Real talk: Calvin Terrell’s enlightening workshop

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Real talk: Calvin Terrell’s enlightening workshop

Arooba Lodhi

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On Oct. 24 and 25, the annual Names Assembly was held in the auditorium as all Niles North freshmen were invited to join the ongoing anti-bullying and racial acceptance conversation. This year, Calvin Terrell, a captivating speaker, educator, and community builder, was invited back to NN to facilitate the discussion regarding diversity and discriminatory awareness within our school walls.

Beginning the Cowards to Warriors assembly by asking for respect and acceptance in the space, Terrell led the students in repeating the traditional Mayan poem In Lak’Ech to emphasize humankind’s unity and interconnection to each other. The following activity consisted of identifying different traits that distinguish cowards, or perpetrators of bullying from warriors, or upstanders seeking to change the language and mentality of antagonizers. Focused primarily on urging students to introspectively reflect on their actions and inactions, real life scenarios of a discriminatory and brutal culture embedded within our education institutions were given.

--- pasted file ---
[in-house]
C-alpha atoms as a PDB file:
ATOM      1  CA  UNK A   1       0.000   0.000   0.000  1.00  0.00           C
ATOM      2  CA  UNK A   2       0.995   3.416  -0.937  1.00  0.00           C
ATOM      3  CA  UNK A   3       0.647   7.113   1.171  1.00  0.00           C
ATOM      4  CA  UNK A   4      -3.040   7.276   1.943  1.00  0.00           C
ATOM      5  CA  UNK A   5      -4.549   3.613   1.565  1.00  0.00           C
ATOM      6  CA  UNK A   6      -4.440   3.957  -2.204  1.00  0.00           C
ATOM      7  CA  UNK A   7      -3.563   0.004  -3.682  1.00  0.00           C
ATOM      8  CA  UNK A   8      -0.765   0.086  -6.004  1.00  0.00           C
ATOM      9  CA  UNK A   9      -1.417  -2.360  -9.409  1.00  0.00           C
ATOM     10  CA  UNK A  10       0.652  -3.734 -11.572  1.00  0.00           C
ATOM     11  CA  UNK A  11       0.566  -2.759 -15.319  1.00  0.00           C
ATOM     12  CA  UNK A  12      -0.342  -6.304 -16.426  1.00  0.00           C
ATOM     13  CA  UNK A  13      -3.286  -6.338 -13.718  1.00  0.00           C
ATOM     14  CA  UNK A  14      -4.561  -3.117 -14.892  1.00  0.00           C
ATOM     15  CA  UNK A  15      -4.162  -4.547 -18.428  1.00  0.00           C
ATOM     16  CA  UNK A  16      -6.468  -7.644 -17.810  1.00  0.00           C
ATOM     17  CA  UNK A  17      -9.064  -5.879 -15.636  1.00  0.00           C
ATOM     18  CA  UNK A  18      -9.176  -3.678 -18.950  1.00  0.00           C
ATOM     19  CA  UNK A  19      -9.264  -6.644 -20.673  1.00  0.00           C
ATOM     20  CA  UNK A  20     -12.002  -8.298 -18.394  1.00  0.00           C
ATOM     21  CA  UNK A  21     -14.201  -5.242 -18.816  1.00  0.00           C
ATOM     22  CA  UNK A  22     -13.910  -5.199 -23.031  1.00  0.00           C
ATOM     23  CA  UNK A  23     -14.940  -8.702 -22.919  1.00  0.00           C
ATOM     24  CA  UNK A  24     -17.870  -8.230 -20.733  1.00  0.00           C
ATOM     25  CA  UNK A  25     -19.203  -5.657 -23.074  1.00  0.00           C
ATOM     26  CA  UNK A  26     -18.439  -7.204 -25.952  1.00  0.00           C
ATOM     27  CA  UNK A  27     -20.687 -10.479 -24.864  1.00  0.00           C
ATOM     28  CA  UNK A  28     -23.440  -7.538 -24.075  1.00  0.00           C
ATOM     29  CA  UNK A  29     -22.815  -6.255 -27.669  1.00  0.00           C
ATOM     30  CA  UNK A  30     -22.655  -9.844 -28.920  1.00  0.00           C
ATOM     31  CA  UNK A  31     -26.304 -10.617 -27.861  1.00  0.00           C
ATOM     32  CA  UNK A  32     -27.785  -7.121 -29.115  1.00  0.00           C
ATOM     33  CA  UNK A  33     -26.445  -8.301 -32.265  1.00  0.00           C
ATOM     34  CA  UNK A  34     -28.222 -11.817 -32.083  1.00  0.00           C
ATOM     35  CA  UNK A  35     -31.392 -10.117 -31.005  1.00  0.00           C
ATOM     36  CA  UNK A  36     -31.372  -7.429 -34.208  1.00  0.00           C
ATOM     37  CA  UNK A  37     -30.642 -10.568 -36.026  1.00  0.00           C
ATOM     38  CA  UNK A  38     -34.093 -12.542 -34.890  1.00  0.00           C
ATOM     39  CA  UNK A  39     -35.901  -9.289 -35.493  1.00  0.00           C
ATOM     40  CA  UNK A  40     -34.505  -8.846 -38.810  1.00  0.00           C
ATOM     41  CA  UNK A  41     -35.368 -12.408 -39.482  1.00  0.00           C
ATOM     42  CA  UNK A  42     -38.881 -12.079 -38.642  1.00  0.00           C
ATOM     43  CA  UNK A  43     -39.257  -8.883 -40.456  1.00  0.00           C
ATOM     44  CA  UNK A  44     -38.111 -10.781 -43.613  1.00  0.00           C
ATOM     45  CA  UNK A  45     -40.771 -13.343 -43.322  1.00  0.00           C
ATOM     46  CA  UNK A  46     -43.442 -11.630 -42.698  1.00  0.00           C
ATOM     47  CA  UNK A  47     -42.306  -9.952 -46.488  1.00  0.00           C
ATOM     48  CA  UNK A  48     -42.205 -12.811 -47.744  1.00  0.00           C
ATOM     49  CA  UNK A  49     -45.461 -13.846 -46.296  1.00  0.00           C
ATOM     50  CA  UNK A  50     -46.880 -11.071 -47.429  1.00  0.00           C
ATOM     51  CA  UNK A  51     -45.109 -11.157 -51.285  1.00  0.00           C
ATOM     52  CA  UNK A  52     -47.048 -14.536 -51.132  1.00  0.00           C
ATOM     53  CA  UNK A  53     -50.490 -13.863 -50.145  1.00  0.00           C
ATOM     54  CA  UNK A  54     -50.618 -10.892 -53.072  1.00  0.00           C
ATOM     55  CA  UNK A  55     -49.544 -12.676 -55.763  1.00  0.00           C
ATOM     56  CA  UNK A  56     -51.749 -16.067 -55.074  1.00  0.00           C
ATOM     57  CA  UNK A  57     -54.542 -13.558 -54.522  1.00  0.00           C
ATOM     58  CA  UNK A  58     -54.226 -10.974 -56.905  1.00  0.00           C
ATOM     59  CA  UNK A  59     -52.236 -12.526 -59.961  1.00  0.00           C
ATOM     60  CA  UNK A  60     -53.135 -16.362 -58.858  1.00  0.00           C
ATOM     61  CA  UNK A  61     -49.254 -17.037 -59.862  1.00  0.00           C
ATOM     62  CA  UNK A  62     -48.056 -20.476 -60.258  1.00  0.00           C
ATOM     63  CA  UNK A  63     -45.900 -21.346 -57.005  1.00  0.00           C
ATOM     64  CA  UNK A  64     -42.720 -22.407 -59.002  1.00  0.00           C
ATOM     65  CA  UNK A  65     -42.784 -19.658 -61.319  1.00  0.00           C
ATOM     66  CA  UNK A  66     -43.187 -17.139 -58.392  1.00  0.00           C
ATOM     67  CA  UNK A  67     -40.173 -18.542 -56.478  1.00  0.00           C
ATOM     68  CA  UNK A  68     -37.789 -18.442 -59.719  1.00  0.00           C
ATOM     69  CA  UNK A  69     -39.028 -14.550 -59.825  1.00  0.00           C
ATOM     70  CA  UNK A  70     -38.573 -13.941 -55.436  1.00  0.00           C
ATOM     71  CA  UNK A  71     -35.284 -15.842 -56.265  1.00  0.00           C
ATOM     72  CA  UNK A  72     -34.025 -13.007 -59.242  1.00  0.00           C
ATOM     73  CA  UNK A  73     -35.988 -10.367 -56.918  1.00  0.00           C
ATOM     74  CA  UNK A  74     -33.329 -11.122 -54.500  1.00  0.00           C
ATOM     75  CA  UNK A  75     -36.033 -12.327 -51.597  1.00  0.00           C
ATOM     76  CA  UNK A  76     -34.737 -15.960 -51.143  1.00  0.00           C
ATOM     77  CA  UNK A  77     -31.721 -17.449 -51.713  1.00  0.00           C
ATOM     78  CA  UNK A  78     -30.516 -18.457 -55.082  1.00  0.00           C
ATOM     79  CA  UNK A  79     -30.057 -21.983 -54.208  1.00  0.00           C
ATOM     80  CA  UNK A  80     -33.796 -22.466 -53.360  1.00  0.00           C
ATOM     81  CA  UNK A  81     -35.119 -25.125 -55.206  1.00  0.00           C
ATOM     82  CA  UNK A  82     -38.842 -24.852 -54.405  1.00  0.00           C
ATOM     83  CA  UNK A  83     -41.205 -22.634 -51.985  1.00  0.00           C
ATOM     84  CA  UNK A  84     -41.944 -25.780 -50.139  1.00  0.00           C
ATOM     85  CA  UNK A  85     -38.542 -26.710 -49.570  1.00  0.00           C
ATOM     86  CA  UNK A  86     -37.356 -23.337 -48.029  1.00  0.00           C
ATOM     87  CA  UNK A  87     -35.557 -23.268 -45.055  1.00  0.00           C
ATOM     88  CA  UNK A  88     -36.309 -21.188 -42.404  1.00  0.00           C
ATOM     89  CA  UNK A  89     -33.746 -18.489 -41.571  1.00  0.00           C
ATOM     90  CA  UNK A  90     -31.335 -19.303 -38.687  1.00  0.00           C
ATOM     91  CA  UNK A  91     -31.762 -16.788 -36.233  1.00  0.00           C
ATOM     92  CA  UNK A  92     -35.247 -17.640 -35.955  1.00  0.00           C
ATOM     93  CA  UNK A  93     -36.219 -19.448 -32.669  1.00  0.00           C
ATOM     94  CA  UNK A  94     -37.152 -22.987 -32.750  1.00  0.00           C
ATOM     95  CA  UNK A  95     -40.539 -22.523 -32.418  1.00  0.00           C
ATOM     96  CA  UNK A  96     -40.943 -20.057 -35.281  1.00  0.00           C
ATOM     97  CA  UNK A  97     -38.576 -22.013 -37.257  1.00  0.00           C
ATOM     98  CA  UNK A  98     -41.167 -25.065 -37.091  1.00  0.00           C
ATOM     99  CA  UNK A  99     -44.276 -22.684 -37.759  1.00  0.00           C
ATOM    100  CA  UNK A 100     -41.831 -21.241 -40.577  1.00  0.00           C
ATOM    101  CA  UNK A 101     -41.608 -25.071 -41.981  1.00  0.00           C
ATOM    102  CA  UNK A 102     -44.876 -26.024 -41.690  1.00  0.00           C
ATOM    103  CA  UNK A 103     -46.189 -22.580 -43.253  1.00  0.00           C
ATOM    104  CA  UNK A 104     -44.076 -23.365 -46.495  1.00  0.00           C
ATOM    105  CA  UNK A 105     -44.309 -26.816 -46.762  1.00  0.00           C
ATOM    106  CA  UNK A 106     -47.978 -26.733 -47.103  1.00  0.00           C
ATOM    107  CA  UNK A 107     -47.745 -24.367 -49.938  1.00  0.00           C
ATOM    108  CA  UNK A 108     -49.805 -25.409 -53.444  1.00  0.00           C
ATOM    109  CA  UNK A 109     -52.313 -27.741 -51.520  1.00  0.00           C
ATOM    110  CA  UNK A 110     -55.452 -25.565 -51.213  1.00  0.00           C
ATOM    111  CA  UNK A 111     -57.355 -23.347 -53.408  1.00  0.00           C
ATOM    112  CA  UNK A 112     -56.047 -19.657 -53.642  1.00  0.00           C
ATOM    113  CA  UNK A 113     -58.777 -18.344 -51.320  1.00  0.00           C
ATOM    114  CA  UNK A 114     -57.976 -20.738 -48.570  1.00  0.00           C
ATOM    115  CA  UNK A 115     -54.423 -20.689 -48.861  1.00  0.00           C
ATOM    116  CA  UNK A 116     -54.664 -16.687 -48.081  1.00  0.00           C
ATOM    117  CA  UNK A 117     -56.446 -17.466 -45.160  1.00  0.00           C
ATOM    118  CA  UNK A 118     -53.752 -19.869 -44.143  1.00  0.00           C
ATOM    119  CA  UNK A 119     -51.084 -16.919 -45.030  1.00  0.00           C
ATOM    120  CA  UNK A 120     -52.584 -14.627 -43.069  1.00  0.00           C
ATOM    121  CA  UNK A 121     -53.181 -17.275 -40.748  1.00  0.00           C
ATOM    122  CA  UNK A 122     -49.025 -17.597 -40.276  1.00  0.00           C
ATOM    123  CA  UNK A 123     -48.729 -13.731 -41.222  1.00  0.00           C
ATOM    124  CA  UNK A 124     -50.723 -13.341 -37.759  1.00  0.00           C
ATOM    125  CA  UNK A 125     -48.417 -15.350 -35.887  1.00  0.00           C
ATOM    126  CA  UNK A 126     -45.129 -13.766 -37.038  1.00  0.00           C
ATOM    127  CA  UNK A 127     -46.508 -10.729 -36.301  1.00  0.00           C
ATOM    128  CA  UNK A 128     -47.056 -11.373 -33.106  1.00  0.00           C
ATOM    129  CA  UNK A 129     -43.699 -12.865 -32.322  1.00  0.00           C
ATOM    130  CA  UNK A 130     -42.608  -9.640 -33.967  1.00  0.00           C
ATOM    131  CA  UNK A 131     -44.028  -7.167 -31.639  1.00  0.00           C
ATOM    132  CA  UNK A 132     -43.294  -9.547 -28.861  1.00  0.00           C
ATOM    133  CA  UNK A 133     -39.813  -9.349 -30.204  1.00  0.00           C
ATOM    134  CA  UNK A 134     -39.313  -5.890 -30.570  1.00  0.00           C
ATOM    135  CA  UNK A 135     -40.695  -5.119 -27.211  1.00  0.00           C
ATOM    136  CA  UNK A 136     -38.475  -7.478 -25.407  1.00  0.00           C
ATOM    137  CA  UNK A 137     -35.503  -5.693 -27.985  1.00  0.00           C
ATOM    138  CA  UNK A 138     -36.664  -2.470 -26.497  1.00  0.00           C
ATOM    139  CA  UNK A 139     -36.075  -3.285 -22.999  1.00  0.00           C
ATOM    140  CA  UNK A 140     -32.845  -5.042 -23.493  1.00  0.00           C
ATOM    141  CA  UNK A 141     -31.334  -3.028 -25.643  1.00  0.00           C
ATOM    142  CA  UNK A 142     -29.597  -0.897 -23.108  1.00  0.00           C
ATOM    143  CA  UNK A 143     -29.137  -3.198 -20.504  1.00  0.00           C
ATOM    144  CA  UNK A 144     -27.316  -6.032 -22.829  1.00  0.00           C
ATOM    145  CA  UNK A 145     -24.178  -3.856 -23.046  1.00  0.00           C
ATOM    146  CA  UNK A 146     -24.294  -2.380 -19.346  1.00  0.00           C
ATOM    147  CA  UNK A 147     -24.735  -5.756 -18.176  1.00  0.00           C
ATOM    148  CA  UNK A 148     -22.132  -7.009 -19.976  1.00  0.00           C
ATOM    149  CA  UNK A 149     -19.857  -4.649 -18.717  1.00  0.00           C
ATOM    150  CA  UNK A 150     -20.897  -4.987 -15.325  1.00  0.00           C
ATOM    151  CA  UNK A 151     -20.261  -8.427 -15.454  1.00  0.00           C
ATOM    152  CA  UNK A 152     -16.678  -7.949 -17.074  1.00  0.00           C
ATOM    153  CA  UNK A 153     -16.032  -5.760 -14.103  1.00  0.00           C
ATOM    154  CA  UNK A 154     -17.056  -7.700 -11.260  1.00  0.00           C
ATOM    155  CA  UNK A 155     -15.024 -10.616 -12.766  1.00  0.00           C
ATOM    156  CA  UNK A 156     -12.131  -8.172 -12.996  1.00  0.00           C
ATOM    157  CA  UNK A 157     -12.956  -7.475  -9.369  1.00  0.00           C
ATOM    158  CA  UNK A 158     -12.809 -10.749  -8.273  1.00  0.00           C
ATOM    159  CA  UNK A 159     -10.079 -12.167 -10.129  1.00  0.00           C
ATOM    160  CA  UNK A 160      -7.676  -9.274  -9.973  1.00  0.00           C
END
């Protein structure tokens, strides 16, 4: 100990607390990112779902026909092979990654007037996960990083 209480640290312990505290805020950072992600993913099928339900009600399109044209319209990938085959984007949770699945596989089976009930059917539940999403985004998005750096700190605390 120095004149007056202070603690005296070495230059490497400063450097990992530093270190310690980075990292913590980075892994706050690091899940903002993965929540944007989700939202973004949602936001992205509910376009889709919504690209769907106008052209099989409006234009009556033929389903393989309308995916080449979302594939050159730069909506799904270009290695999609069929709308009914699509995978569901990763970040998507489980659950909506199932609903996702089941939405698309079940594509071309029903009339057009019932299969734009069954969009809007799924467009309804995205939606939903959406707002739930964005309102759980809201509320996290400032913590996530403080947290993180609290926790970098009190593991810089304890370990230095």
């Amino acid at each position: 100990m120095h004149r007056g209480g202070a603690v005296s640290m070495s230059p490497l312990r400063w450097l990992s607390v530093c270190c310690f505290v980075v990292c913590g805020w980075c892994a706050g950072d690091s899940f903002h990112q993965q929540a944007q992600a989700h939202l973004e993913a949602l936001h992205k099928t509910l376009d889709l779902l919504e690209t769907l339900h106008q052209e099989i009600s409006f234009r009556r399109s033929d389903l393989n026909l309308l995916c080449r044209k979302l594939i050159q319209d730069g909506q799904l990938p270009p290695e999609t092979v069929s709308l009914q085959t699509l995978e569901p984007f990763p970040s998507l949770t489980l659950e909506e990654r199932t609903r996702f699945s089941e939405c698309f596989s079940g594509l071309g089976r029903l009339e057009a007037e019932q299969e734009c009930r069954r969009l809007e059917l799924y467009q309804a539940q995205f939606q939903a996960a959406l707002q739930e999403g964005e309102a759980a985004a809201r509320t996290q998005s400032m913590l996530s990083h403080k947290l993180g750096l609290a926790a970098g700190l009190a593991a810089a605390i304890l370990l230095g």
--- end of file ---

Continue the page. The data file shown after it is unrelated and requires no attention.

Caroline Benjamin, Director of Student Activities, described the experience as, “A presentation that changed the way I looked at my actions and how I interacted with other people. I’ve engaged in this workshop multiple times, and I always find something new, a new idea or realization, to take away each time.”

Expanding the discussion to comment on our current societal conditions, Terrell brought up issues of racial privilege and cultural desensitization that manifest in the media and are perpetuated by our intentional and unintentional behaviors. Delivering emotionally charged personal stories regarding acts of inhumane violence committed against his friends, Terrell highlighted how white privilege is not just being entitled to certain opportunities; rather, it it is being exempt from consideration. Additionally, with the sports frenzy that is an integral part of American culture, the problem of appropriating the image of First Nations as logos or mascots was addressed as many students were forced to realize that cultural disrespect is embedded deep in societal beliefs and must be dismantled.

Although the assembly revolved around dense topics and contained heavy information, it proved beneficial to the students in attendance as perceptions of their input in our community were challenged and left them working towards bettering themselves.

“Calvin Terrell was such a unique and amazing speaker. He opened my eyes to some of the prejudices embedded in our society,” Sadia Ahmed, junior, said.

Igniting passion and interest within the audience, the discussion did not end seeing as the goal was to address discriminatory practices that exist in our everyday interactions and continue this vital conversation beyond our school to change the norms influencing communal beliefs.

“Let us reflect on how we can be thankful, loving, generous, and community minded when it’s just ‘another day.’  I think if we save our grace for when the unthinkable happens, we are conditioning ourselves and the next generation to be a reactive community that is motivated by the worse to mobilize.  We have the power to shift this paradigm and be motivated daily to proactively mobilize our communities to do amazing acts,” Terell said.

Featured image credits to Amherst Middle School